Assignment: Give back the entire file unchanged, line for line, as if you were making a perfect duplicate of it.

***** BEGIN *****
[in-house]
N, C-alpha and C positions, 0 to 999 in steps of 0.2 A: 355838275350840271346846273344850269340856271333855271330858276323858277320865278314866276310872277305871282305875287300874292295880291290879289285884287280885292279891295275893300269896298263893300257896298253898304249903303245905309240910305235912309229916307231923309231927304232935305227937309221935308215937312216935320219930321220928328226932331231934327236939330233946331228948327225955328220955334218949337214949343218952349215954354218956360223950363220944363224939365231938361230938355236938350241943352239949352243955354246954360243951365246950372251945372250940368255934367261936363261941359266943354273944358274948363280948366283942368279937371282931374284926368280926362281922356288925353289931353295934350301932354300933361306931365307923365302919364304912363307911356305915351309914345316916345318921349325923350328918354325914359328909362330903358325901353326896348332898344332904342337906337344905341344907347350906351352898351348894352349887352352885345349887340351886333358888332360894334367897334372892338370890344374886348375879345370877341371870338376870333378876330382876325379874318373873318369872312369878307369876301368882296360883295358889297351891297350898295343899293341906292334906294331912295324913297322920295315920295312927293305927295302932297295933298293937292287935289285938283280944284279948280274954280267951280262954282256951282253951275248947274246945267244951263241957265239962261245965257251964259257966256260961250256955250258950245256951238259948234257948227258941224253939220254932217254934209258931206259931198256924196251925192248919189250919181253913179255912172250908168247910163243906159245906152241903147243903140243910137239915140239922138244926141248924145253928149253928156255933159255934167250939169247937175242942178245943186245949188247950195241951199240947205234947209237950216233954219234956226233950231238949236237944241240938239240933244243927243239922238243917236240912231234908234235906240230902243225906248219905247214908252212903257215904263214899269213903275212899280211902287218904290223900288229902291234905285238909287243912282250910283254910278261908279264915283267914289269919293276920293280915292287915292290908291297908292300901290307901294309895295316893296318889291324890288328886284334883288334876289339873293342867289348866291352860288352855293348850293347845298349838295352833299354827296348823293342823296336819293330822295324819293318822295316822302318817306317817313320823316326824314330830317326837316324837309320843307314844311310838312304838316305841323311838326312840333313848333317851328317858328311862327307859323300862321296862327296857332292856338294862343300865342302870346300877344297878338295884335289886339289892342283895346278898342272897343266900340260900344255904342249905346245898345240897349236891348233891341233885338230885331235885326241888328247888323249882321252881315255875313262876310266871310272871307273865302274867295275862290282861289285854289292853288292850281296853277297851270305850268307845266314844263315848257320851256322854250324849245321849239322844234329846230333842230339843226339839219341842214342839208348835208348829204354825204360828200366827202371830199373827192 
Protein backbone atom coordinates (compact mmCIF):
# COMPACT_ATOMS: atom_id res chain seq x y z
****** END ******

[in-house]
N, C-alpha and C positions, 0 to 999 in steps of 0.2 A: 355838275350840271346846273344850269340856271333855271330858276323858277320865278314866276310872277305871282305875287300874292295880291290879289285884287280885292279891295275893300269896298263893300257896298253898304249903303245905309240910305235912309229916307231923309231927304232935305227937309221935308215937312216935320219930321220928328226932331231934327236939330233946331228948327225955328220955334218949337214949343218952349215954354218956360223950363220944363224939365231938361230938355236938350241943352239949352243955354246954360243951365246950372251945372250940368255934367261936363261941359266943354273944358274948363280948366283942368279937371282931374284926368280926362281922356288925353289931353295934350301932354300933361306931365307923365302919364304912363307911356305915351309914345316916345318921349325923350328918354325914359328909362330903358325901353326896348332898344332904342337906337344905341344907347350906351352898351348894352349887352352885345349887340351886333358888332360894334367897334372892338370890344374886348375879345370877341371870338376870333378876330382876325379874318373873318369872312369878307369876301368882296360883295358889297351891297350898295343899293341906292334906294331912295324913297322920295315920295312927293305927295302932297295933298293937292287935289285938283280944284279948280274954280267951280262954282256951282253951275248947274246945267244951263241957265239962261245965257251964259257966256260961250256955250258950245256951238259948234257948227258941224253939220254932217254934209258931206259931198256924196251925192248919189250919181253913179255912172250908168247910163243906159245906152241903147243903140243910137239915140239922138244926141248924145253928149253928156255933159255934167250939169247937175242942178245943186245949188247950195241951199240947205234947209237950216233954219234956226233950231238949236237944241240938239240933244243927243239922238243917236240912231234908234235906240230902243225906248219905247214908252212903257215904263214899269213903275212899280211902287218904290223900288229902291234905285238909287243912282250910283254910278261908279264915283267914289269919293276920293280915292287915292290908291297908292300901290307901294309895295316893296318889291324890288328886284334883288334876289339873293342867289348866291352860288352855293348850293347845298349838295352833299354827296348823293342823296336819293330822295324819293318822295316822302318817306317817313320823316326824314330830317326837316324837309320843307314844311310838312304838316305841323311838326312840333313848333317851328317858328311862327307859323300862321296862327296857332292856338294862343300865342302870346300877344297878338295884335289886339289892342283895346278898342272897343266900340260900344255904342249905346245898345240897349236891348233891341233885338230885331235885326241888328247888323249882321252881315255875313262876310266871310272871307273865302274867295275862290282861289285854289292853288292850281296853277297851270305850268307845266314844263315848257320851256322854250324849245321849239322844234329846230333842230339843226339839219341842214342839208348835208348829204354825204360828200366827202371830199373827192 
Protein backbone atom coordinates (compact mmCIF):
# COMPACT_ATOMS: atom_id res chain seq x y z